Cheaper By The Dozen 2 [Blu-ray]
Blu-ray A - America - Twentieth Century Fox Home Entertainment
Review written by and copyright: Andreas Petersen (15th January 2010).
The Film

If youíre reading this review for "Cheaper by the Dozen 2," Iíll give you the respect of not making any sort of lazy joke pertaining to ďWell, I didnít see the original, so how can I follow the plot AHAHA!Ē I respect you far too much to patronize you like this. That being said, I never did see "Cheaper by the Dozen" (2003), as I could already tell it was the type of movie that was about 10,000 light-years away from being aimed towards me. That doesnít keep me from having about zero fun watching the film, but it does offer me some perspective.

Iím not the kind of person who harbors any ill will towards Steve Martin for his theatrical choices as of late. Iím a huge fan of his work up until a certain point, and then all of a sudden he stopped making movies for the same people who liked "The Jerk" (1979). He started making movies for parents who donít want to watch adult movies. In essence, he makes kids movies for adults.

What we have here is what Iíd like to call harmless fun, but that would insinuate that I enjoyed the film on some sort of level, which I surely did not. The plot follows Tom Baker (Steve Martin) and his wife Kate (Bonnie Hunt). They have twelve kids, and boy is their life crazy because of it. I have to guess the family was more knit together in the last film, because "C2" (as the director calls the movie) is about the family beginning to move apart from each other. Some of the kids have grown up and are having their own kids, some are graduating from high school, and some just walk around in the background. Tom is threatened by this, and organizes a family trip to a cabin by a lake. Across the pond is the rival Murtaugh clan, headed by father Jimmy (Eugene Levy). While the Baker family is about as disorganized as can be, the Murtaughs are clean cut, well behaved, and wear red track suits. The contrasts couldnít be starker.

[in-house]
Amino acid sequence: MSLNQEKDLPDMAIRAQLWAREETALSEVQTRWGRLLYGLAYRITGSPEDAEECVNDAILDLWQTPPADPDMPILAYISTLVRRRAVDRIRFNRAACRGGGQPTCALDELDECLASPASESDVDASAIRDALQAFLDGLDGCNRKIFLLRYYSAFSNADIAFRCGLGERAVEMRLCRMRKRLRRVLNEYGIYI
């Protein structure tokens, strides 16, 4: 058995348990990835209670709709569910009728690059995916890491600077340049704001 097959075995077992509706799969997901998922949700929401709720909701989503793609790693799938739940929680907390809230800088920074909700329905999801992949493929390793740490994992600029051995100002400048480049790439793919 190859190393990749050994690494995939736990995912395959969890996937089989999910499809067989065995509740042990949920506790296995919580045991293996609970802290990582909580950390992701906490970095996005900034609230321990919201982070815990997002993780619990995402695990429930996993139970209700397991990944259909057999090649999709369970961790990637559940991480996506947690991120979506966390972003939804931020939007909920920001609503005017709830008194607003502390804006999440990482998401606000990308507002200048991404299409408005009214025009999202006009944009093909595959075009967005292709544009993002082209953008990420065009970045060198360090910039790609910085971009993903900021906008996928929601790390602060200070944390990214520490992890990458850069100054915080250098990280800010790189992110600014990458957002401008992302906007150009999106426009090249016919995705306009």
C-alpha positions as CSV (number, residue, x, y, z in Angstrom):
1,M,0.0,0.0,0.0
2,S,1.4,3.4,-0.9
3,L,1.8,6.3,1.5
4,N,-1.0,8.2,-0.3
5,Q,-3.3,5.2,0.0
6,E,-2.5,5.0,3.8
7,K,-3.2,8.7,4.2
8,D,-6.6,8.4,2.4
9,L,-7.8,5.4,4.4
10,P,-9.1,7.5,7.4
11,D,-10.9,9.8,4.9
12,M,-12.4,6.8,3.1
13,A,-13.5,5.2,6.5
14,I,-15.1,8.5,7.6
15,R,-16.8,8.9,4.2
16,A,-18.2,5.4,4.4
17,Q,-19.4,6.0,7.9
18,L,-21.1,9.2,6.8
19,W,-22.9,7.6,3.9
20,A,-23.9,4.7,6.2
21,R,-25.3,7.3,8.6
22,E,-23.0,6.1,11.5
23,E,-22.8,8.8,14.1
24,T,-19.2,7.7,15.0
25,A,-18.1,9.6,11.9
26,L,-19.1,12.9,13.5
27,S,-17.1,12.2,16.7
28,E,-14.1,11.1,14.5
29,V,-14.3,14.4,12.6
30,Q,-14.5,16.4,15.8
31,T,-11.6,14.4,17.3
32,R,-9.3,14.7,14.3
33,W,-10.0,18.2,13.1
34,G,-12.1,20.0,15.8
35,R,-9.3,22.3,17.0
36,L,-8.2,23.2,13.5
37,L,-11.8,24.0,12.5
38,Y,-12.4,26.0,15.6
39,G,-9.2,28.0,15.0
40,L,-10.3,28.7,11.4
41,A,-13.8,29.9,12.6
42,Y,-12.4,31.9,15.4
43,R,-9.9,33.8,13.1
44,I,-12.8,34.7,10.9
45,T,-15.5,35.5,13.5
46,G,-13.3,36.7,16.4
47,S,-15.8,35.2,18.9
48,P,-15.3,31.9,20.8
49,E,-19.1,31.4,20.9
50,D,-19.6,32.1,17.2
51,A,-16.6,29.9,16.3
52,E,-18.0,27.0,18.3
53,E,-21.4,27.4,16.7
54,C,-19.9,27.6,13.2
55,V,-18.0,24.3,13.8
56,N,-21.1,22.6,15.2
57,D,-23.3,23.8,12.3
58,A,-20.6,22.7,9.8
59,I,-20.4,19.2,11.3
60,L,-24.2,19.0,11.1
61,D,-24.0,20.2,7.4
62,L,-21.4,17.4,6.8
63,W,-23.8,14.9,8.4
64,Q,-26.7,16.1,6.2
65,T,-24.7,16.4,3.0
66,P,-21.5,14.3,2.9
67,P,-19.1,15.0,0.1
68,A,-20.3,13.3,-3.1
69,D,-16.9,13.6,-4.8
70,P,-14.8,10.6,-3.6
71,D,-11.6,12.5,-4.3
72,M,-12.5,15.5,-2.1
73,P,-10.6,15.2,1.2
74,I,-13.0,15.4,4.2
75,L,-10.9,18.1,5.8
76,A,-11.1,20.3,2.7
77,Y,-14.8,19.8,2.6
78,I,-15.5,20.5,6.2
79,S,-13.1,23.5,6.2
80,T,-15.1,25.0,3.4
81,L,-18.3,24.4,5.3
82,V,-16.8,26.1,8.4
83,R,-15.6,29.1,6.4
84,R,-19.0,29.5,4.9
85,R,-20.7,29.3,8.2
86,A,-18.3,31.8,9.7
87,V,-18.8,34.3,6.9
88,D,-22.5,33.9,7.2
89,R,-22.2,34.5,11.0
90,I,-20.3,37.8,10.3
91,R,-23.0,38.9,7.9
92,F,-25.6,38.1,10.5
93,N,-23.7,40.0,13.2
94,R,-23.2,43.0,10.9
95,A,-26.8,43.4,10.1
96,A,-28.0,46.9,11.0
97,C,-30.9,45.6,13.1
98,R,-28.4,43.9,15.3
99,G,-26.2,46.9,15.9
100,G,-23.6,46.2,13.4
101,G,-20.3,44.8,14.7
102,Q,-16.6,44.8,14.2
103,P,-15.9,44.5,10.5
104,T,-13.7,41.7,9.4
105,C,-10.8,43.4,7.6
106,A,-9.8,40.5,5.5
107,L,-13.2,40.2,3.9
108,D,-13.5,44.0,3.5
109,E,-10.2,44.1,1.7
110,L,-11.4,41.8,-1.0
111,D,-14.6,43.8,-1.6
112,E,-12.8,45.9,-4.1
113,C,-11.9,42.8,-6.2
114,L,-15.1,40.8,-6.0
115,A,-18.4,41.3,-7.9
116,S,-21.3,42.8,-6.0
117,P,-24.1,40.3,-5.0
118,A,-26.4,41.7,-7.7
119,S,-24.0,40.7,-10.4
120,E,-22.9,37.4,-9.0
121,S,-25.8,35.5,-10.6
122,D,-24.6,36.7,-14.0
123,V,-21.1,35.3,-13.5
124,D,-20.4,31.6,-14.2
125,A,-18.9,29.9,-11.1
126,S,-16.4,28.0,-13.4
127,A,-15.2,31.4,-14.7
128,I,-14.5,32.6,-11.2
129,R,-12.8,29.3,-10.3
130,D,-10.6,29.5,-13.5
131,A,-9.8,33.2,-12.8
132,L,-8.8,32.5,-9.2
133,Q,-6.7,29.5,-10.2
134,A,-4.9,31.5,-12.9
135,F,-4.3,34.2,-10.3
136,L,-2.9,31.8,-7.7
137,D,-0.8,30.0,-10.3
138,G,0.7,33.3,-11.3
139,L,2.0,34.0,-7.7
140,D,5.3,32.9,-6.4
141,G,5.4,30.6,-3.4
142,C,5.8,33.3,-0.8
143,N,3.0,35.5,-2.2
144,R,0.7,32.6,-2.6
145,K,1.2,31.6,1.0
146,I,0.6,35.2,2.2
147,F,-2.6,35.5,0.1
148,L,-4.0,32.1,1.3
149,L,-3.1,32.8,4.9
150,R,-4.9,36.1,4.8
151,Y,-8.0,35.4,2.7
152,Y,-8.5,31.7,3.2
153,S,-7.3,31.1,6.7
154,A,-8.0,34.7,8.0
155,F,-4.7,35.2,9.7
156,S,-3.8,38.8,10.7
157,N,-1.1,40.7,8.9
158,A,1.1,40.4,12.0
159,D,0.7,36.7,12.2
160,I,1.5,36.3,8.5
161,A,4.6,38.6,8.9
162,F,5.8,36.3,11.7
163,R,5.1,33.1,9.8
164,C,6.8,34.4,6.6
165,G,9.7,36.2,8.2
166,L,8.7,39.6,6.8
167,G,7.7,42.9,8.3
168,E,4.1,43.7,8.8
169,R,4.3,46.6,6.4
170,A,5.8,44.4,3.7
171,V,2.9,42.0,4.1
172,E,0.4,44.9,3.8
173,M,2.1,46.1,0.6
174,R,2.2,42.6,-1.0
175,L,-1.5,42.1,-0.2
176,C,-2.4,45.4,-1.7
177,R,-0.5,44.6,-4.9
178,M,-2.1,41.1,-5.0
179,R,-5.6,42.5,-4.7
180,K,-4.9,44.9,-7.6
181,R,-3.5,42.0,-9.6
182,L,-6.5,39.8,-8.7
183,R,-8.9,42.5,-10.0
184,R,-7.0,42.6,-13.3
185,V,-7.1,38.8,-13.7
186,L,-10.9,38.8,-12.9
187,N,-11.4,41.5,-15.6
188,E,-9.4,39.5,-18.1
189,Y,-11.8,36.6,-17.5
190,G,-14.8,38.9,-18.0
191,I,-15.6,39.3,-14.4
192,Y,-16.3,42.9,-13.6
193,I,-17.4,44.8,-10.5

The entire film leads up to a big family cup involving participation in different events, like sack races and that game where you carry an egg on a spoon. Tom and Jimmy are obsessed with outdoing each other, and it begins to cost them their childrenís affection, but in an entirely wholesome way.

"Cheaper By the Dozen 2" is an incredibly simple film, with your nut shots, montages, terrible music cues (the use of ďWhy Canít We Be FriendsĒ should be illegal at this point), and Steve Martin being a wacky dad. The movie never really goes beyond that point. Iím guessing that it really doesnít need to. For couples with kids of their own who want to see an inoffensive distorted reflection of what they think their lives are, but were too threatened by Ice Cube in "Are We There Yet?" (2005), they will find everything they need here. This just couldnít be further than the movie for me.

If you have any sort of taste for films that go outside the box, the last movie you want to see is "Cheaper by the Dozen 2." The only thing worthwhile here for anyone remotely interested in the ironic side of the movie is seeing Taylor Lautner when we has like 14-years-old and a shrimp. Other than that, what we have here is a-typical stuff that would best be played on the Disney Channel from 10 AM to 1 PM. You know. The time when kids are in school.